> the working software.
                        > This forces it to occur before. And for me is sometimes problematic.
                        > There's only so much I can learn from paper - and for my
                        > money higher fidelity prototyping quickly approaches
                        > diminishing returns when compared to working code (at least
                        > for the domains I often work in).
                        .

                        Alain responds:

                        Yes, I can imagine that. How do *developpers* feel about iterating in
                        the working software?

                        Another common bias is developpers who are against iterating outside of
                        working software at all. Those are the ones who believe you should start
                        coding as soon as you can write a couple stories on napkins. I see a lot
                        more of that kind of bias myself.

                        I think you need to do both, as you very justly point out.

                        I'm a little puzzled by what you mean by this part of your post:

                        > But, when I say working code - I mean working code that's not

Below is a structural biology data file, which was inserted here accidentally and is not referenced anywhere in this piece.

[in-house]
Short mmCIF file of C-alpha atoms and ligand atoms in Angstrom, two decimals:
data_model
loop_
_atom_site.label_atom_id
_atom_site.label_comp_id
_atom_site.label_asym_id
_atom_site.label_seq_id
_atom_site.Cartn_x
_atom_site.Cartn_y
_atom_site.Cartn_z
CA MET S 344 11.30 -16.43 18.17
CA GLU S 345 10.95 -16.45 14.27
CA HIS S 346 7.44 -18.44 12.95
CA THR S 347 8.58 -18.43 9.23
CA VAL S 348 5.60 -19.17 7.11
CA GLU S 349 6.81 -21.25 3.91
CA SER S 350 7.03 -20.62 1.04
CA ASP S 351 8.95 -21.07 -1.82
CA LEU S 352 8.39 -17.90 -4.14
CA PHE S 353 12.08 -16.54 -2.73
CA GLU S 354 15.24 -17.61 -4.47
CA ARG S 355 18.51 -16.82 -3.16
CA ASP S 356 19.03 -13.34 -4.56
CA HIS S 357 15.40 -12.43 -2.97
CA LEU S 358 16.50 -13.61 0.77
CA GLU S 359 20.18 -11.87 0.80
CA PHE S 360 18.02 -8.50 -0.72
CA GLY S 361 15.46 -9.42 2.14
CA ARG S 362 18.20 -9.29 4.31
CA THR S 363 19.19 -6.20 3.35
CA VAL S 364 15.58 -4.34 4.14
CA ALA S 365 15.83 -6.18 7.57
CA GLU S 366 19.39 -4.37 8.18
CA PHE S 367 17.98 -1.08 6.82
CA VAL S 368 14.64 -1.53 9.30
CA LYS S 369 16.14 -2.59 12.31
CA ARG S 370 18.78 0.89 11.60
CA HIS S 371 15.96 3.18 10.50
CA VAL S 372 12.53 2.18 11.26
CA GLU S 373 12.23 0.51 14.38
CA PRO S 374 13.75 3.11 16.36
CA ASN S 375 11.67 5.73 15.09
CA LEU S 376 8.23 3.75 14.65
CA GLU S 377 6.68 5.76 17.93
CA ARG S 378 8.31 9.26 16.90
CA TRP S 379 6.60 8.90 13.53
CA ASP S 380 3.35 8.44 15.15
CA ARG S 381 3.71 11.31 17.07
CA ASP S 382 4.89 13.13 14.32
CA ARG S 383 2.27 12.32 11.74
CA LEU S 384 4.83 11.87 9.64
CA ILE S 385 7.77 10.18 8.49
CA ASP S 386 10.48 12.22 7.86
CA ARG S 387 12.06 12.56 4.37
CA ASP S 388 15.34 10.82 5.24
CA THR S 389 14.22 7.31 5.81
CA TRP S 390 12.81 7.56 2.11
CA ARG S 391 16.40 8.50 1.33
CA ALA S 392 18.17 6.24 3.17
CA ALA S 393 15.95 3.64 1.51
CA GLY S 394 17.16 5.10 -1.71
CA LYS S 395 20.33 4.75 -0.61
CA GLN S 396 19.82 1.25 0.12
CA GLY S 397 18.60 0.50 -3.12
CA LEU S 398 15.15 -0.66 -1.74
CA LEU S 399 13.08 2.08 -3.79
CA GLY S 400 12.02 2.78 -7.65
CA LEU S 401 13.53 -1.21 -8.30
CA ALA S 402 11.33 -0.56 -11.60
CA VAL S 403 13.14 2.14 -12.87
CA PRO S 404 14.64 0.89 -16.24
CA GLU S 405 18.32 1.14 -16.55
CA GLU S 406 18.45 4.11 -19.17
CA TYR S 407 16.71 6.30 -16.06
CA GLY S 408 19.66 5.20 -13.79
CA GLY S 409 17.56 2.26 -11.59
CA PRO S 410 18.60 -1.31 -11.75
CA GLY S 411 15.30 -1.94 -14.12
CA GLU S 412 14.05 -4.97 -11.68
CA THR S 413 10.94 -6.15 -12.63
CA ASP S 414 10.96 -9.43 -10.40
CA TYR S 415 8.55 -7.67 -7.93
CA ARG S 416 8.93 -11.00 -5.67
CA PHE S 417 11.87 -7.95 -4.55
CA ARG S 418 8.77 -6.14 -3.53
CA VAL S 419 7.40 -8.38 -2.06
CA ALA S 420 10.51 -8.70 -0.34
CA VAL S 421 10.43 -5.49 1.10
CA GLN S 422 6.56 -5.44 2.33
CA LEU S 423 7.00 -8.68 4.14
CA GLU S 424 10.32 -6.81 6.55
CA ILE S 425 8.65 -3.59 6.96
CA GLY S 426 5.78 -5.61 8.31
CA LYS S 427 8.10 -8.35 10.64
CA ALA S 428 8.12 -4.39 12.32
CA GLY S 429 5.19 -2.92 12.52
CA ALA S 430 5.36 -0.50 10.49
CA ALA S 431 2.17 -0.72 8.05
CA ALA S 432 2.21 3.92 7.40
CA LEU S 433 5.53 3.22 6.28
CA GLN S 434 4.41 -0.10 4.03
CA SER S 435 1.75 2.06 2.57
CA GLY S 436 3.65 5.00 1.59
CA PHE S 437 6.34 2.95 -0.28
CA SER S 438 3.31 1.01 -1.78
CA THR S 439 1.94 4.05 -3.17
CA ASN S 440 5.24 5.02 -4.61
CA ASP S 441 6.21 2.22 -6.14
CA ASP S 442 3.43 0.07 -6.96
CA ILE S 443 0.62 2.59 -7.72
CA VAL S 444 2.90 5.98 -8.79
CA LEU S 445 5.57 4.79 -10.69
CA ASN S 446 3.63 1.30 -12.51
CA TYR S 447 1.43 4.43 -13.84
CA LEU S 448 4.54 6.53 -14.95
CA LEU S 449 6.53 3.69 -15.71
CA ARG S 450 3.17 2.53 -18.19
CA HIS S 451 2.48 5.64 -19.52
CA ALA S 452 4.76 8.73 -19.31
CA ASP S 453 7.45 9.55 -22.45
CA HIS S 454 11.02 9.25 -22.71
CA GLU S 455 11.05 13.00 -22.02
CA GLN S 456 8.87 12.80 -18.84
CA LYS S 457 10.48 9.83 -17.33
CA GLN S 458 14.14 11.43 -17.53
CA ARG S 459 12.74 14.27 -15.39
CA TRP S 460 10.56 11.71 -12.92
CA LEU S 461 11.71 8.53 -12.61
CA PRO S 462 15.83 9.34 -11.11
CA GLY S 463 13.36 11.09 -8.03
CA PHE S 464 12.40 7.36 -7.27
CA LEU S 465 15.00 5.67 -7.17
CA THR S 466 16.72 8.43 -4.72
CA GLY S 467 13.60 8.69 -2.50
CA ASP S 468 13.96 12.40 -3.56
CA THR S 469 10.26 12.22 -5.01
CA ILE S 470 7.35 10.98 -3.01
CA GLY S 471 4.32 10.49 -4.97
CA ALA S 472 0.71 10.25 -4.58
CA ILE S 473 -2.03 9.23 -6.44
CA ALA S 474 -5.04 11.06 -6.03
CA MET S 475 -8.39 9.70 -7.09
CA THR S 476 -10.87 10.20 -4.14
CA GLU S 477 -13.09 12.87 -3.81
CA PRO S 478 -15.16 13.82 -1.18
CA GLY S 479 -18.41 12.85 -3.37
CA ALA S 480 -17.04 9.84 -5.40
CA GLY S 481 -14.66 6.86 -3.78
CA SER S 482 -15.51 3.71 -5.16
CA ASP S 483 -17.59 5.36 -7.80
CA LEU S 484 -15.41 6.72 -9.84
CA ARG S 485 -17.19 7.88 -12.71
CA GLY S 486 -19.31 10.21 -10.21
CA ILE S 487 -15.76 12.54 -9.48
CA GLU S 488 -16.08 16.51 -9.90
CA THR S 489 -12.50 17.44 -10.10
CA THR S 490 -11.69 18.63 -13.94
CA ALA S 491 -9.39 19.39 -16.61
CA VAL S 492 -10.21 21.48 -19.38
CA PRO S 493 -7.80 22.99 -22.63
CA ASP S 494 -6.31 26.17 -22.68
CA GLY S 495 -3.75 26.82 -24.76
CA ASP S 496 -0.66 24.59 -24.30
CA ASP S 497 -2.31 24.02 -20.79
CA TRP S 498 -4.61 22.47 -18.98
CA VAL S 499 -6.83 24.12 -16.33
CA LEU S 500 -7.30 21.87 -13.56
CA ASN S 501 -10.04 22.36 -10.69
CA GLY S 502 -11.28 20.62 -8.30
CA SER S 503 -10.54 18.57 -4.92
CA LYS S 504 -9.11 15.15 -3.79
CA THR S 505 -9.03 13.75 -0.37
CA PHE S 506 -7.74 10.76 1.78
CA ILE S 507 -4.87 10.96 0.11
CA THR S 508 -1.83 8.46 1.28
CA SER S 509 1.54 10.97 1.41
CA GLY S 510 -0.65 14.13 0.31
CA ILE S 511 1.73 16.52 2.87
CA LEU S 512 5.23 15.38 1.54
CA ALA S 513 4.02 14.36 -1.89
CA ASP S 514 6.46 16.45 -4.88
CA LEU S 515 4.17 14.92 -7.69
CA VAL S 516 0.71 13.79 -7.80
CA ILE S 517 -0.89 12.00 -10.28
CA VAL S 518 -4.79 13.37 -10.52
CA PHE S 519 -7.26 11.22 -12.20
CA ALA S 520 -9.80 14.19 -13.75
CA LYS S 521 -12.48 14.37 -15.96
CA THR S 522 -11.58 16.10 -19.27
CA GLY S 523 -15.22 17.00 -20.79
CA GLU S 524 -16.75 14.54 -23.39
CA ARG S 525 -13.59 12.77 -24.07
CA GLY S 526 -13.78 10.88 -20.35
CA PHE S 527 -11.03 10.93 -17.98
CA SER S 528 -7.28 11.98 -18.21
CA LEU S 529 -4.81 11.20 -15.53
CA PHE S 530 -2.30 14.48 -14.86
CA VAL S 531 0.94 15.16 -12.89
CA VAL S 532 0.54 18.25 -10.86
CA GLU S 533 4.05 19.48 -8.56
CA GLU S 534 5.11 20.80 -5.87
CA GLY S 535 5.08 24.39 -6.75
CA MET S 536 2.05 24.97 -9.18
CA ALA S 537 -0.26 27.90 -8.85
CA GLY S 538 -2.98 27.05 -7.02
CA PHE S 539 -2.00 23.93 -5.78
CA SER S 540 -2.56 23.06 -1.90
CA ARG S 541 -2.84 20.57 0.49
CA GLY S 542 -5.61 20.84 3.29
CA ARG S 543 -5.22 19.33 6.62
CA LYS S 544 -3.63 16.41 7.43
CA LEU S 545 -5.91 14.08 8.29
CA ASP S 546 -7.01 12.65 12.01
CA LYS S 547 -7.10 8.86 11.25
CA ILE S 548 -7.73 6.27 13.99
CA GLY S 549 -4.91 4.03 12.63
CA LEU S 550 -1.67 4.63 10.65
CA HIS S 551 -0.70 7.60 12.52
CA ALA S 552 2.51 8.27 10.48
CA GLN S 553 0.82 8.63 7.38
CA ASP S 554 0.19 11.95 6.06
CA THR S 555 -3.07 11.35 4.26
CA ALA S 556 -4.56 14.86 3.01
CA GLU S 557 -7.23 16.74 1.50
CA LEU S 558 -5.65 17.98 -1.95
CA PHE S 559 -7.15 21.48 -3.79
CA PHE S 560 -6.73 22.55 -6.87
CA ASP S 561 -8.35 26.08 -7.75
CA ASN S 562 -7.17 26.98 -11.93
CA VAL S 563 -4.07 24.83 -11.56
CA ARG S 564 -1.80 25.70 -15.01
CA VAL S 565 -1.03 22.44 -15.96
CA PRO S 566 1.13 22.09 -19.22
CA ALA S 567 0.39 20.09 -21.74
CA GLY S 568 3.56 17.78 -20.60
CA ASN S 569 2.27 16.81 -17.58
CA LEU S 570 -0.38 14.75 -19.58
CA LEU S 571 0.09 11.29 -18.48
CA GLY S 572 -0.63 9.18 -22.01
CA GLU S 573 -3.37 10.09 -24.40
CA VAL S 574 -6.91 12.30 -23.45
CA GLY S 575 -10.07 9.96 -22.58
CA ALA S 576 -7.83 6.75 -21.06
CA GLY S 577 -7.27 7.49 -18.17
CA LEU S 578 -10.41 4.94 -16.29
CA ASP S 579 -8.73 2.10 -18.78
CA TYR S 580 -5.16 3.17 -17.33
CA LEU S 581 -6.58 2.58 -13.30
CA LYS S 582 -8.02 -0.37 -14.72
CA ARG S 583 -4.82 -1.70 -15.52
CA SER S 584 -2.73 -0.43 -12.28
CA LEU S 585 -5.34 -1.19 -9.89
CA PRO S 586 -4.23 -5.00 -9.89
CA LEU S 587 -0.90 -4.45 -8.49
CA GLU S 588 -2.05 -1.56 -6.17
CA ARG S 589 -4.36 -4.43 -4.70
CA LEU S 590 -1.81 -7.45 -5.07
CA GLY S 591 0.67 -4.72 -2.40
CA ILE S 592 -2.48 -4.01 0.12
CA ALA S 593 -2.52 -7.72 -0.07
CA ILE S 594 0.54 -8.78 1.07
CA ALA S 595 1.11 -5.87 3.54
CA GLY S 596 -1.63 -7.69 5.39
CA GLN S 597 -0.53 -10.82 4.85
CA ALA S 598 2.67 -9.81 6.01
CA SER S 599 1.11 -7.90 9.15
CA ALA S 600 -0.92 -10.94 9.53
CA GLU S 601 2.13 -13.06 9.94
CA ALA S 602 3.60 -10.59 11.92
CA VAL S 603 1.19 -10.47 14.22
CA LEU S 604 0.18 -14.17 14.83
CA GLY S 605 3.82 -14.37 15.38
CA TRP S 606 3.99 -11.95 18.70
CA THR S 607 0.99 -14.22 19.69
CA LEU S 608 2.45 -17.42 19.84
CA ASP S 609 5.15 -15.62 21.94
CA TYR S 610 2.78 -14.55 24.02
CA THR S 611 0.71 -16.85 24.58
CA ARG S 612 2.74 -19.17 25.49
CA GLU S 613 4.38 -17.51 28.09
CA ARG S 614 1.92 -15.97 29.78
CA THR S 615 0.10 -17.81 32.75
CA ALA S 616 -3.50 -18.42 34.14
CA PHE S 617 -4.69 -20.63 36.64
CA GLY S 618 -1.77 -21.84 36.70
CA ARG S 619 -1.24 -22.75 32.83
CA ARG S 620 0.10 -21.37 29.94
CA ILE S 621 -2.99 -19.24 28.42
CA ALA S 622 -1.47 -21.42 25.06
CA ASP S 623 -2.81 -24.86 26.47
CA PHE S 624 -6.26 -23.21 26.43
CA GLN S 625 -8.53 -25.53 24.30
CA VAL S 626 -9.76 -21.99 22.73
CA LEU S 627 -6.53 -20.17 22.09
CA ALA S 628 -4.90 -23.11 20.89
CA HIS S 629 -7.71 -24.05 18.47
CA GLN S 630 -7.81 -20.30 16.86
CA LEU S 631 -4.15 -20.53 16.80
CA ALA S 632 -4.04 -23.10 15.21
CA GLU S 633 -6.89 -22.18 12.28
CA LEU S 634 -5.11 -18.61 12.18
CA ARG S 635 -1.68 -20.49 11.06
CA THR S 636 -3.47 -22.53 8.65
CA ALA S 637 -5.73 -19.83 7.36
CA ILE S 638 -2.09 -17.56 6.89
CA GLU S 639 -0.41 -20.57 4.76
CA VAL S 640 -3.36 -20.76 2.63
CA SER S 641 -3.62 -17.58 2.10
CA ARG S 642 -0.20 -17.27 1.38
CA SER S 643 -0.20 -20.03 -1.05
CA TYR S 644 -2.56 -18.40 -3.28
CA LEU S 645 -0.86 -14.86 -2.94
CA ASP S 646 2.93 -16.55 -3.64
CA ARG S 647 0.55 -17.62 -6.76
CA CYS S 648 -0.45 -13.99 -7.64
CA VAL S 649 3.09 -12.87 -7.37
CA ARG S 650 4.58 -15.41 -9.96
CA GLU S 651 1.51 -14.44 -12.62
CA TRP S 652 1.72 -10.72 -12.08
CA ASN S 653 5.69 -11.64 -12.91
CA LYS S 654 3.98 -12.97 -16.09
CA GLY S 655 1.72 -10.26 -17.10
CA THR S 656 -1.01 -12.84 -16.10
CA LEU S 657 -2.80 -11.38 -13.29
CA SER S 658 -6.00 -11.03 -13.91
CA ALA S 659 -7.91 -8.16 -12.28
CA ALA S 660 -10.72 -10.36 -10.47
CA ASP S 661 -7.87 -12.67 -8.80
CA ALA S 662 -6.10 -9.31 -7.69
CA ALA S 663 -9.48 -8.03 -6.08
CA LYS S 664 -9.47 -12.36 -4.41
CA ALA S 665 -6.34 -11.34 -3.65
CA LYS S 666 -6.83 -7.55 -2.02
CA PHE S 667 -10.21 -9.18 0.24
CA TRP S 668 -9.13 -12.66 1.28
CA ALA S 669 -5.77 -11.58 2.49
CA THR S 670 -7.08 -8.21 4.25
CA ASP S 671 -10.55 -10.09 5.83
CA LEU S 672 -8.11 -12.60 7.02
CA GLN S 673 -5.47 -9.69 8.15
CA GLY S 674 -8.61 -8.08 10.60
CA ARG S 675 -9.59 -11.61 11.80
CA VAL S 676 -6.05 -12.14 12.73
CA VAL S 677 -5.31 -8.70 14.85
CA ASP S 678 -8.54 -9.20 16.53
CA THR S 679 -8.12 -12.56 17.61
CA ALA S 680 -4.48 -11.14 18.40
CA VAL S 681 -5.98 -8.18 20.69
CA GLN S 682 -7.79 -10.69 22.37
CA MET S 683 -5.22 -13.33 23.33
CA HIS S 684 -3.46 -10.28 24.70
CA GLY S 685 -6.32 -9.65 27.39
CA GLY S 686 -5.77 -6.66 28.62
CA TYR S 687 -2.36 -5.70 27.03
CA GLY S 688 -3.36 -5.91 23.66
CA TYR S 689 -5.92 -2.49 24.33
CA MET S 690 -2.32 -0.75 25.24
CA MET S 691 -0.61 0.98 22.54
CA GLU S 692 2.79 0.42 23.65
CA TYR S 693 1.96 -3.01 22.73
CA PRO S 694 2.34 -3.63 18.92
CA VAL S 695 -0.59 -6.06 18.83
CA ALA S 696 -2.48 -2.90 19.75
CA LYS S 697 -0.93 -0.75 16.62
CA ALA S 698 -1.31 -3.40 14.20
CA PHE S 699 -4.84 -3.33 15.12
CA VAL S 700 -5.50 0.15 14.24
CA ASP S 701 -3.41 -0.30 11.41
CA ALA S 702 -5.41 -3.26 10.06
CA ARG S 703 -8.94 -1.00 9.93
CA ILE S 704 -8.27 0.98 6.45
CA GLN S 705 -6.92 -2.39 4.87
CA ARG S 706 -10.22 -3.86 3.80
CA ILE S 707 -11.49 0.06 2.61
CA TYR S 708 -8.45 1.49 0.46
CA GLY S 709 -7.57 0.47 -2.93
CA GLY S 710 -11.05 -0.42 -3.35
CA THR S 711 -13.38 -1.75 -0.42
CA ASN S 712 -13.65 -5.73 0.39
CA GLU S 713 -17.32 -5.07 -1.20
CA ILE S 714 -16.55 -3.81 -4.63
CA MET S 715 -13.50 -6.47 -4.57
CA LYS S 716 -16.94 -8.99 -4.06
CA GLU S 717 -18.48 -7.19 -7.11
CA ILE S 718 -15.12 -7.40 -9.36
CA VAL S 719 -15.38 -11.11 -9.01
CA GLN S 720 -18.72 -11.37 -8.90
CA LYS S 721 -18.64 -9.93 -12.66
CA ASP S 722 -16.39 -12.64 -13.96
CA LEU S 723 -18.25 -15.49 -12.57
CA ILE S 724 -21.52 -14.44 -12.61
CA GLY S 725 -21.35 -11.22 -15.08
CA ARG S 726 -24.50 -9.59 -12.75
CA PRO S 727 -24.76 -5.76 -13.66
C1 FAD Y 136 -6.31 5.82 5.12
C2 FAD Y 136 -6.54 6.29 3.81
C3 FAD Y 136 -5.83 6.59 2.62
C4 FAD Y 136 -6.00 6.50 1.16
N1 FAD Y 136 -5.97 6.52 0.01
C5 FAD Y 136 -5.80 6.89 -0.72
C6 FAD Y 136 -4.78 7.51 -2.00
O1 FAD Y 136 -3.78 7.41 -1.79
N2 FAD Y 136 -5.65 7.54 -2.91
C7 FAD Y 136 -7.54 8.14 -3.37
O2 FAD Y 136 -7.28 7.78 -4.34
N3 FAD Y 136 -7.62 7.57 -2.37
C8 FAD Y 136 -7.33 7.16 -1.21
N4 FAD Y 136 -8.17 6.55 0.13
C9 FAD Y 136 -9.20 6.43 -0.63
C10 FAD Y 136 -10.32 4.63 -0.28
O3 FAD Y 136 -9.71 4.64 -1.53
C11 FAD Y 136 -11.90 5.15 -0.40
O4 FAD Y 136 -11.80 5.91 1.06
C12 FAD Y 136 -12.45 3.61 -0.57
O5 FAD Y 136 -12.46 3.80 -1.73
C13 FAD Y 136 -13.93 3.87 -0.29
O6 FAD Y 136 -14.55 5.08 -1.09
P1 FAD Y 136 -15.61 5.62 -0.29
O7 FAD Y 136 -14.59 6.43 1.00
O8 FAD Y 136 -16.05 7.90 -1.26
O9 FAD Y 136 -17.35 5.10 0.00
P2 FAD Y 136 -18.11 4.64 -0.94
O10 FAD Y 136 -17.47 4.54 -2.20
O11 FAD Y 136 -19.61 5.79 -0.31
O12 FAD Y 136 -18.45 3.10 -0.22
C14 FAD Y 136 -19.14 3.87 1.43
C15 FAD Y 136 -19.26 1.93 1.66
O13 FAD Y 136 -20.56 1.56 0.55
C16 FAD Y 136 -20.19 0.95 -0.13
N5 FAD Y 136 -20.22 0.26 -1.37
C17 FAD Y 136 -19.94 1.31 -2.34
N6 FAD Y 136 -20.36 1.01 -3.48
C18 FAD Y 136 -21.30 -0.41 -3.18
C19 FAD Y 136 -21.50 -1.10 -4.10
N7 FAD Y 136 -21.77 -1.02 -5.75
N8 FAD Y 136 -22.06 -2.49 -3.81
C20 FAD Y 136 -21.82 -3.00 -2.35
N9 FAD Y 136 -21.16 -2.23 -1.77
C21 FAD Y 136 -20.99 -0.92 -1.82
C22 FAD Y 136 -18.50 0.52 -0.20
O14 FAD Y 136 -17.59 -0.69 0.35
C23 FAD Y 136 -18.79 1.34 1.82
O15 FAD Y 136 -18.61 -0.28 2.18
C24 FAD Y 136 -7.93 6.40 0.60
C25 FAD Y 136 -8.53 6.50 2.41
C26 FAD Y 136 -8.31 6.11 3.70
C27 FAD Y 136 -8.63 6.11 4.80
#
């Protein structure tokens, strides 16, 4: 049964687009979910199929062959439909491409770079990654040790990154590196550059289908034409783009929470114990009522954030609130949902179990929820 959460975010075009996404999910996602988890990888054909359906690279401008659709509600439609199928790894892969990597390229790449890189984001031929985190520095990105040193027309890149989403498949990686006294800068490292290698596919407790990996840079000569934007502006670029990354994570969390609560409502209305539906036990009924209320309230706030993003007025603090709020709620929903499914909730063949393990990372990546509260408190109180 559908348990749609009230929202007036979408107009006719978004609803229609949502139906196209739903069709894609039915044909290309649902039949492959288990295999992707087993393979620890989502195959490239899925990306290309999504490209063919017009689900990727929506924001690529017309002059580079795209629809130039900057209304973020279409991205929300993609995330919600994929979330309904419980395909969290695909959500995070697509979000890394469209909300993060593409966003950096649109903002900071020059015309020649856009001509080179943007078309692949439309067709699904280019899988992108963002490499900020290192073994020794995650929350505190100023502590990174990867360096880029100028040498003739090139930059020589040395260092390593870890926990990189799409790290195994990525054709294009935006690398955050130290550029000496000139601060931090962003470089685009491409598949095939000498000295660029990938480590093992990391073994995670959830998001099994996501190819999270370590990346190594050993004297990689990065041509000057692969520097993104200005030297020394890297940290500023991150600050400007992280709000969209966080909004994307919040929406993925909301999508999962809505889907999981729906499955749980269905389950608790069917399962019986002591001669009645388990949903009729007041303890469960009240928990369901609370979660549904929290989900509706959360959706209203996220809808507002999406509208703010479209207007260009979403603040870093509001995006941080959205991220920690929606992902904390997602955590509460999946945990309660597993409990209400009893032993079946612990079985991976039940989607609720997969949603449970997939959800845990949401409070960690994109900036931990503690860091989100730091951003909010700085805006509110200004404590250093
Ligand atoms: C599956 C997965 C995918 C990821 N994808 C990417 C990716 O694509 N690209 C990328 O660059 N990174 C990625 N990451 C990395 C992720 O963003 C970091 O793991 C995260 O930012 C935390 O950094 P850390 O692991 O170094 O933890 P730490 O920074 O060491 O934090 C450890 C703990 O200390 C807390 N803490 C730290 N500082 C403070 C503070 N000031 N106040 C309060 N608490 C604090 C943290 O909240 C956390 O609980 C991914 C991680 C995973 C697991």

> much better than a prototype. I don't mean releasable
                        > working code. For some it may be crystal clear - for others
                        > it all seems to confusing and ad hoc to live with

                        Do you mean that for example, it's OK to produce code that is buggy
                        while you are iterating in software?

                        My own experience is that it's better to write good quality code
                        TDD-style all the time. Even when I am spiking code that is meant to be
                        throw-away, I will do it TDD style because I truly feel it allows to
                        move faster than if I just hack away. The easiest time to find and fix a
                        bug is right at the moment when you introduce it.